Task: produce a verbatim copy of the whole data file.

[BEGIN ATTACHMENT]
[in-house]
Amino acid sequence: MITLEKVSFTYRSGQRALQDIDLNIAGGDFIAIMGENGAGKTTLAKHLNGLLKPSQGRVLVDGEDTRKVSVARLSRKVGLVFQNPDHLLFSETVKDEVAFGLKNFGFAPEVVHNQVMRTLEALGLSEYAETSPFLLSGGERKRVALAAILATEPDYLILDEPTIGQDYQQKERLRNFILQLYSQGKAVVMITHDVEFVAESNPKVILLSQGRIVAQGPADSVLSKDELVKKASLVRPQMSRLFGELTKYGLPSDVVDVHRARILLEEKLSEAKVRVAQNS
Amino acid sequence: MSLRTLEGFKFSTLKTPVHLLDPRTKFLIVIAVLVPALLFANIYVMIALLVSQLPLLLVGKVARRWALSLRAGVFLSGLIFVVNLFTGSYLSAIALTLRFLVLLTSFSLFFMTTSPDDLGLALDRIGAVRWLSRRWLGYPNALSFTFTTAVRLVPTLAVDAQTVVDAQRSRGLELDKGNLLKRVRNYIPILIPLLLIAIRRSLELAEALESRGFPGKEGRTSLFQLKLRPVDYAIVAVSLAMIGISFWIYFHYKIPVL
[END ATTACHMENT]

[in-house]
Amino acid sequence: MITLEKVSFTYRSGQRALQDIDLNIAGGDFIAIMGENGAGKTTLAKHLNGLLKPSQGRVLVDGEDTRKVSVARLSRKVGLVFQNPDHLLFSETVKDEVAFGLKNFGFAPEVVHNQVMRTLEALGLSEYAETSPFLLSGGERKRVALAAILATEPDYLILDEPTIGQDYQQKERLRNFILQLYSQGKAVVMITHDVEFVAESNPKVILLSQGRIVAQGPADSVLSKDELVKKASLVRPQMSRLFGELTKYGLPSDVVDVHRARILLEEKLSEAKVRVAQNS
Amino acid sequence: MSLRTLEGFKFSTLKTPVHLLDPRTKFLIVIAVLVPALLFANIYVMIALLVSQLPLLLVGKVARRWALSLRAGVFLSGLIFVVNLFTGSYLSAIALTLRFLVLLTSFSLFFMTTSPDDLGLALDRIGAVRWLSRRWLGYPNALSFTFTTAVRLVPTLAVDAQTVVDAQRSRGLELDKGNLLKRVRNYIPILIPLLLIAIRRSLELAEALESRGFPGKEGRTSLFQLKLRPVDYAIVAVSLAMIGISFWIYFHYKIPVL